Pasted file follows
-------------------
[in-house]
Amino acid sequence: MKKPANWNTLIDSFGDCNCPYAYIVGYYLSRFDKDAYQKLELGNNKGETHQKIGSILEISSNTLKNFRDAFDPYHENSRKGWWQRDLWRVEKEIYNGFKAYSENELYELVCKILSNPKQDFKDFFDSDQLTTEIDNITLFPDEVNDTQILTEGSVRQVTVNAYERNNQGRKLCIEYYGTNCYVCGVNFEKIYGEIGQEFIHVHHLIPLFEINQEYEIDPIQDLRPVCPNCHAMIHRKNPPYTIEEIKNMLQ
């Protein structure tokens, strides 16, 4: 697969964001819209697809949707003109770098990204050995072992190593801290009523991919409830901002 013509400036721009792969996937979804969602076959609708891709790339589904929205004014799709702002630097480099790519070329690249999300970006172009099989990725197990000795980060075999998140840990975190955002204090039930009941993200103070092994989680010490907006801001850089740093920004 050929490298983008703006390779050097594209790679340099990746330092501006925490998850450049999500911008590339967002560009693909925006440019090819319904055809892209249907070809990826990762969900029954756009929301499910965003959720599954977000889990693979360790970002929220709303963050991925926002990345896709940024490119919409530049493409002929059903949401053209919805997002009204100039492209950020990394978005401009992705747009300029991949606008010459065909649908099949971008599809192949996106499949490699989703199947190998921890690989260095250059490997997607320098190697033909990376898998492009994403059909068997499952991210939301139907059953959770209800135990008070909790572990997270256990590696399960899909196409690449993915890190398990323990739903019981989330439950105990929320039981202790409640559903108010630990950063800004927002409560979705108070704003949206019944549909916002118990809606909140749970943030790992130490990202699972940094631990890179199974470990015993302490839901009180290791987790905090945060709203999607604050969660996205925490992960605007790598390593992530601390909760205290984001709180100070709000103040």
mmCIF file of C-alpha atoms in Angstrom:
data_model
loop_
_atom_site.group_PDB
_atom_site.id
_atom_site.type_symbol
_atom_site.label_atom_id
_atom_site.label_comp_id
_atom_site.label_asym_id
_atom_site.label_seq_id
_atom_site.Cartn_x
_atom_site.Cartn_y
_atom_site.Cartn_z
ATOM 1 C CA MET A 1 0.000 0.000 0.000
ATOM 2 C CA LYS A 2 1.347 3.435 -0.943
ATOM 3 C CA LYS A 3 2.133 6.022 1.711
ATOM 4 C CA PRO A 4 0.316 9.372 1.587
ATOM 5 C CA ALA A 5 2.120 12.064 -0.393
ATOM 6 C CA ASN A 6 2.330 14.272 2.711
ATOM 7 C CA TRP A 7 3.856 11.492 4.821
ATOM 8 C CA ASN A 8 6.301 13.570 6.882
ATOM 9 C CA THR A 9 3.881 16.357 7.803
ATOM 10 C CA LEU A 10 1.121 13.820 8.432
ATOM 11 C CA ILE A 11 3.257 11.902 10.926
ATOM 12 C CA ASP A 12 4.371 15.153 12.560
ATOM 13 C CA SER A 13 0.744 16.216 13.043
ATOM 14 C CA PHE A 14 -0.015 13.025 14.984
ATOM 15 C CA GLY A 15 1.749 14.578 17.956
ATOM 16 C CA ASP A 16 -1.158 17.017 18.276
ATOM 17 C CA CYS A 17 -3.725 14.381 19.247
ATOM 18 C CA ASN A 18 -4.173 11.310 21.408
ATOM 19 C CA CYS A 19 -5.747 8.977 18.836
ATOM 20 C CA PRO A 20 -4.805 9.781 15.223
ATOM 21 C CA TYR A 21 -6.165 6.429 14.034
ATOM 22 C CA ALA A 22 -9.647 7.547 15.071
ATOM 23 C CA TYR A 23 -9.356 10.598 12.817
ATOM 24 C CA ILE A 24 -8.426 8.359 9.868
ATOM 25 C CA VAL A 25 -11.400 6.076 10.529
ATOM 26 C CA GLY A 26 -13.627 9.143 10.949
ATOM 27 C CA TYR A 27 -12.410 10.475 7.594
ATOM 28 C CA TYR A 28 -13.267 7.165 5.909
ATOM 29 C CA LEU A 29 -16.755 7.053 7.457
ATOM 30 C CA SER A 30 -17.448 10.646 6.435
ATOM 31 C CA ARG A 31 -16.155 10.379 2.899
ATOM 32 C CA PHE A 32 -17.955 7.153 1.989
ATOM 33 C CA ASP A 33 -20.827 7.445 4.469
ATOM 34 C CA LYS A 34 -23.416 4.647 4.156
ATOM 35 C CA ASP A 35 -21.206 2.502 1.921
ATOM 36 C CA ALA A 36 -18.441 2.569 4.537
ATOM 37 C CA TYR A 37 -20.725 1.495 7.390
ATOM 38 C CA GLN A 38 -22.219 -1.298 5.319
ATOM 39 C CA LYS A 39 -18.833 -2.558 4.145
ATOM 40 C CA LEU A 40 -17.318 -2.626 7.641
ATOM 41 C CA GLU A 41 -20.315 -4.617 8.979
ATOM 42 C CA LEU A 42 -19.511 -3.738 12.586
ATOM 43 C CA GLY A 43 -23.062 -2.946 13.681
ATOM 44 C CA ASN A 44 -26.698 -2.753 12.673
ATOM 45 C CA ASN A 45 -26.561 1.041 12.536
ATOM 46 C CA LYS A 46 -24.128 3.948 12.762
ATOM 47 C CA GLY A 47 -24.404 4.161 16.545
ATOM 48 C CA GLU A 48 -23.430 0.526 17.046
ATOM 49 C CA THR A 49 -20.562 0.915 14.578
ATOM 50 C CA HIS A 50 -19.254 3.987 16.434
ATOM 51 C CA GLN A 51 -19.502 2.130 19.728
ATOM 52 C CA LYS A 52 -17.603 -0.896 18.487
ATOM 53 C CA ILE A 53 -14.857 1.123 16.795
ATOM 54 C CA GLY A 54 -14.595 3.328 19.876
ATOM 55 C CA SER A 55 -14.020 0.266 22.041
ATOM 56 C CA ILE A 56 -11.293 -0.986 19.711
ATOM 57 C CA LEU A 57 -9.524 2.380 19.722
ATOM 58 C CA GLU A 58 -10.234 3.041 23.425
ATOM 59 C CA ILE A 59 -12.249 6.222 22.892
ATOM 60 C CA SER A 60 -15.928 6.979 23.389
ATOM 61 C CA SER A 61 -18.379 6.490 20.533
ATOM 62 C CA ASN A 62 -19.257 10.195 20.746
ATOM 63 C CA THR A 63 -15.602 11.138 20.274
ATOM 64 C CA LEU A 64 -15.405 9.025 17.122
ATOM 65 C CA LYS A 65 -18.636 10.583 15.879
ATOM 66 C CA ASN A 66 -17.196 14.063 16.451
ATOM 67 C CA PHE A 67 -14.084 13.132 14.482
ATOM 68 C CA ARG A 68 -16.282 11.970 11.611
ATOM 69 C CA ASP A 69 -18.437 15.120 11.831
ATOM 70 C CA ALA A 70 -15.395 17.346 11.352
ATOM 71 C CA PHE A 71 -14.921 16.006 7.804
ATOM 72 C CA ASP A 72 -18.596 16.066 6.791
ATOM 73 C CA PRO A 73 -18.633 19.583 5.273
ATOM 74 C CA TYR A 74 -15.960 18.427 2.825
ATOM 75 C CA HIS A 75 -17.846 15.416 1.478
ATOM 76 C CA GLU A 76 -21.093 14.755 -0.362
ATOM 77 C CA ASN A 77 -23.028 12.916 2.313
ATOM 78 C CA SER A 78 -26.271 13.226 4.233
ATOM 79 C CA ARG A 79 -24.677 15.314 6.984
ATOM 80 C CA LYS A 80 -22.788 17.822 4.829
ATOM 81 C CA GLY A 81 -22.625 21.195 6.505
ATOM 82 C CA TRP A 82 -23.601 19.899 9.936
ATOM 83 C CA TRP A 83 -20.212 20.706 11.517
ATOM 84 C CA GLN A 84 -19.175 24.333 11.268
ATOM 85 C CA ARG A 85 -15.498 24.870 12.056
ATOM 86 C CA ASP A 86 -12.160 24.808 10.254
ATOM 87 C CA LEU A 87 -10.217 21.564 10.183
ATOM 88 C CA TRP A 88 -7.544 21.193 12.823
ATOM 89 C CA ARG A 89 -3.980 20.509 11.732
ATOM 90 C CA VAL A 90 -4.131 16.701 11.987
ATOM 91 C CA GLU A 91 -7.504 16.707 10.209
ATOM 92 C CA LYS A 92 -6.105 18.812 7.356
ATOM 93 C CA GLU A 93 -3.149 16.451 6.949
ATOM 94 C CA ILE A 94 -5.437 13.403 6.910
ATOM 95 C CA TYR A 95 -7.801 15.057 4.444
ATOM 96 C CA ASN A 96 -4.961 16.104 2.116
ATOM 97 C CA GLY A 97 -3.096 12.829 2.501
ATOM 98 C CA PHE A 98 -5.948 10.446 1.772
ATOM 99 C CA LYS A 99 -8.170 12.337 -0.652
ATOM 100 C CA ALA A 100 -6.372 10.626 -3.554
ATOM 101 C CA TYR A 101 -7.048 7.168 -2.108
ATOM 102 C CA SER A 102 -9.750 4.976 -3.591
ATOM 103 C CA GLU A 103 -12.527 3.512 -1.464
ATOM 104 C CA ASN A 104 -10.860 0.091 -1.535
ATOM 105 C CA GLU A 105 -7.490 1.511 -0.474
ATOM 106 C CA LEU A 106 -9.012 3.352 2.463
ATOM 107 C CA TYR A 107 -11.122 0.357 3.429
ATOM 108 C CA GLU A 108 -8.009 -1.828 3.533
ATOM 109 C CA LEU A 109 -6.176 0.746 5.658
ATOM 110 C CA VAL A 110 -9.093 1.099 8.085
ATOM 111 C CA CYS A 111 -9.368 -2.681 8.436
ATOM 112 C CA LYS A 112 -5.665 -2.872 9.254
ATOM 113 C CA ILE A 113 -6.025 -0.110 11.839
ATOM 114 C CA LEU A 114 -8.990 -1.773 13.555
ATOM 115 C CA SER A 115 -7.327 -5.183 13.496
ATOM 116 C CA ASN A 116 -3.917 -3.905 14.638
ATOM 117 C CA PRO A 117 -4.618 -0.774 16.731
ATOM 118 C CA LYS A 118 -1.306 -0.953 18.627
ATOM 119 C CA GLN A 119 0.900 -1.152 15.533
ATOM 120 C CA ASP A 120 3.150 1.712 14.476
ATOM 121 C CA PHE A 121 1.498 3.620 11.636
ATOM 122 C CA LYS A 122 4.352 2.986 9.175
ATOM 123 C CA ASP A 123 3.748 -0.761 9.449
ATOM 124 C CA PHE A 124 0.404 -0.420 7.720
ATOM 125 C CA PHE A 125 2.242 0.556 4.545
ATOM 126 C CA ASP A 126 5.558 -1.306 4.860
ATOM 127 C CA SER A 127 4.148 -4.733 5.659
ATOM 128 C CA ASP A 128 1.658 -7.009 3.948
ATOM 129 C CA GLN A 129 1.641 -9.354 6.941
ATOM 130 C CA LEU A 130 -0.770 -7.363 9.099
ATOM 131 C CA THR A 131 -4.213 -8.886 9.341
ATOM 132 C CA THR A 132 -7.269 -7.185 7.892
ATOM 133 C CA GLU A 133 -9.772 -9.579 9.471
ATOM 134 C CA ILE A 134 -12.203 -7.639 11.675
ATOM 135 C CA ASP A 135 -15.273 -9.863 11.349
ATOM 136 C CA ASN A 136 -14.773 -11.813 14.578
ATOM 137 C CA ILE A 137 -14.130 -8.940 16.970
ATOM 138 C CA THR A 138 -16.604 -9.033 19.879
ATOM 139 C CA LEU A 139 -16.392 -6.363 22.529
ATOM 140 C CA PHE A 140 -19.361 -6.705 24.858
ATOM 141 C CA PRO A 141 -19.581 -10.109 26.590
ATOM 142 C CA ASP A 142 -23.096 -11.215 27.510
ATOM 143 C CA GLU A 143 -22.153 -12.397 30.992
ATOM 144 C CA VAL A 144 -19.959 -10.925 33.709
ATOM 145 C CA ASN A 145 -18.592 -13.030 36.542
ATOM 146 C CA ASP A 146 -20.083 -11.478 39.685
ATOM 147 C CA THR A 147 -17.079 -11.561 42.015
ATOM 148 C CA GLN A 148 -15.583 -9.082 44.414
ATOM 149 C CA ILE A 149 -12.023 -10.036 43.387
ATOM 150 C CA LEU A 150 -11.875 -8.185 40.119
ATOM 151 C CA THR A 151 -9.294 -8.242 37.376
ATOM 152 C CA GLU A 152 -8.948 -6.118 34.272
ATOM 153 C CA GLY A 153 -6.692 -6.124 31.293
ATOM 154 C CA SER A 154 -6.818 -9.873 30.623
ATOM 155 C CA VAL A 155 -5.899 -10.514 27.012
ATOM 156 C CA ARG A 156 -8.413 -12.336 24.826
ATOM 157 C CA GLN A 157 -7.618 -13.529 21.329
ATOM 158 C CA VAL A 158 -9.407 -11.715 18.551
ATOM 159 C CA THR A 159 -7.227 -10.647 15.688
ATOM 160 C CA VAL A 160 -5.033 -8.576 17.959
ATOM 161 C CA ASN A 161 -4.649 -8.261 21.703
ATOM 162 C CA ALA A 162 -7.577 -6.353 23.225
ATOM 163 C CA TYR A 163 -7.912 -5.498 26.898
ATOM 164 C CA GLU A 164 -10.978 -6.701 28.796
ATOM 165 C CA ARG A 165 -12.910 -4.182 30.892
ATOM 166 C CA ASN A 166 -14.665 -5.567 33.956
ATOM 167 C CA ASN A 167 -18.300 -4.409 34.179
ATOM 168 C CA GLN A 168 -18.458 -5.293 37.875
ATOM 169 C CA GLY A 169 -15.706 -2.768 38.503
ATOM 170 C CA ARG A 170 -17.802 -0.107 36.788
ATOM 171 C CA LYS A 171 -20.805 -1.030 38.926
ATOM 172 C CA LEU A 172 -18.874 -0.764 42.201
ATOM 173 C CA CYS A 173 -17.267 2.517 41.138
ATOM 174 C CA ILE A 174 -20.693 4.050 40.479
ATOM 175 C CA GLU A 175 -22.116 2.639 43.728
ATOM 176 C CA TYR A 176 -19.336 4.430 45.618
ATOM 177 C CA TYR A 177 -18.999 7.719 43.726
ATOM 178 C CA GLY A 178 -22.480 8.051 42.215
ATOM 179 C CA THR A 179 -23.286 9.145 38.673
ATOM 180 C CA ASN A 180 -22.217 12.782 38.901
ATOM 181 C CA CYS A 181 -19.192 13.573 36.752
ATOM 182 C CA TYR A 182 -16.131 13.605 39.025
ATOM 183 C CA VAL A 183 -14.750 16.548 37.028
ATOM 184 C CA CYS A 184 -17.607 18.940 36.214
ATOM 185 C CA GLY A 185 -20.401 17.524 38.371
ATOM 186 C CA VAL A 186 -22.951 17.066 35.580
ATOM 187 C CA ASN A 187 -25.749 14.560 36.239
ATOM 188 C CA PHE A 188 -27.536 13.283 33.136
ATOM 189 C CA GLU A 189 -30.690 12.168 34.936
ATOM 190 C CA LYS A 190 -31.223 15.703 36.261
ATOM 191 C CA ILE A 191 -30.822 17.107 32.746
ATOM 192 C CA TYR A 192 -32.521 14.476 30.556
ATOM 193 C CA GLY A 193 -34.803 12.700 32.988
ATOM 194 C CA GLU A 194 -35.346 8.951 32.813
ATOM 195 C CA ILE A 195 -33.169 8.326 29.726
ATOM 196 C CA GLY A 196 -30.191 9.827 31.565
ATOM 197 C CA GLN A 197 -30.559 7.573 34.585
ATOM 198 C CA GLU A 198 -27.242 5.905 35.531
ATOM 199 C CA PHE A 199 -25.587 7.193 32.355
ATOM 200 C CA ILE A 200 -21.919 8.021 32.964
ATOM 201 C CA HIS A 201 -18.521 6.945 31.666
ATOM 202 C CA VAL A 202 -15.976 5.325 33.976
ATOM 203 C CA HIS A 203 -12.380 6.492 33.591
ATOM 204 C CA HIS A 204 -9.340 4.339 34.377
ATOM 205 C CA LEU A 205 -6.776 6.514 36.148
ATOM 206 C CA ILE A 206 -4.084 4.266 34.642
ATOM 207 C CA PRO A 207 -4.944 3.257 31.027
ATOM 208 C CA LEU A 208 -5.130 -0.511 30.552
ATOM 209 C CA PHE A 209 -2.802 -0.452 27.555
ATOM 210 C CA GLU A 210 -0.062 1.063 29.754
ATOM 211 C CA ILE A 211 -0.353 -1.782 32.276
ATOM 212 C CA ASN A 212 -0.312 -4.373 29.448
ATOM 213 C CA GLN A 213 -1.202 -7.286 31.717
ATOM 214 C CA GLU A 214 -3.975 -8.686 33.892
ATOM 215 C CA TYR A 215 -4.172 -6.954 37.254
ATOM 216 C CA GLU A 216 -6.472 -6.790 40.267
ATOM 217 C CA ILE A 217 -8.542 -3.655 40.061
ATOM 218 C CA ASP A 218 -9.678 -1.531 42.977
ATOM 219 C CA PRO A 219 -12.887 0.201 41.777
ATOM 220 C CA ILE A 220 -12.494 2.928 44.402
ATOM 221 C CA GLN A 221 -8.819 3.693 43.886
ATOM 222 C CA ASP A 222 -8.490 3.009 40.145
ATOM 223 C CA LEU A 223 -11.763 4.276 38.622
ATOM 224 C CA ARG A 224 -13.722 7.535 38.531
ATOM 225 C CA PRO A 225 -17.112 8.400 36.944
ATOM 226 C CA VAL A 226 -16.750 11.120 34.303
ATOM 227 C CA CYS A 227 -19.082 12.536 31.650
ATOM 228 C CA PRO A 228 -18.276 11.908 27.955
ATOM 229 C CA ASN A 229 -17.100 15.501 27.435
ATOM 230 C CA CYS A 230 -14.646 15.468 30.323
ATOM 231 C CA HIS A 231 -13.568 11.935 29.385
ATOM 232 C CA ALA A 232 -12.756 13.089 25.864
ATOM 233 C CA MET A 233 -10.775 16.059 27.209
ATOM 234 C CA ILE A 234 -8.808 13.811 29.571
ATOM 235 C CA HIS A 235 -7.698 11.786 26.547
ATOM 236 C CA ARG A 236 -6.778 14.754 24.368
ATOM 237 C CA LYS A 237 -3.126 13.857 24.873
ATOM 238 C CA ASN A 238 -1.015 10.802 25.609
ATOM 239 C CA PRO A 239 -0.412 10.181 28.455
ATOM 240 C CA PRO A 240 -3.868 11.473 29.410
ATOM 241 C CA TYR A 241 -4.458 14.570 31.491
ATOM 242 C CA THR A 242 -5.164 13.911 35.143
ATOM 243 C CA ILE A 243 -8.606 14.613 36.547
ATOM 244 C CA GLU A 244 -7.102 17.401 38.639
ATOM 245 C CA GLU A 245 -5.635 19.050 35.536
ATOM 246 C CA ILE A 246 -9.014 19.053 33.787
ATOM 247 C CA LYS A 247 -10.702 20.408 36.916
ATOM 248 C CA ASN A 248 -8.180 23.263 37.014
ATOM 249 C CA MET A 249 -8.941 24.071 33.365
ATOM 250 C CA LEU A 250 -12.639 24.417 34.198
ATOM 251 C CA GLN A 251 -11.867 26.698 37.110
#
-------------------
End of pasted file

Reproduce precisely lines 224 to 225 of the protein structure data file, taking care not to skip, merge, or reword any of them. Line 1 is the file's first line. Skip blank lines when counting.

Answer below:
ATOM 208 C CA LEU A 208 -5.130 -0.511 30.552
ATOM 209 C CA PHE A 209 -2.802 -0.452 27.555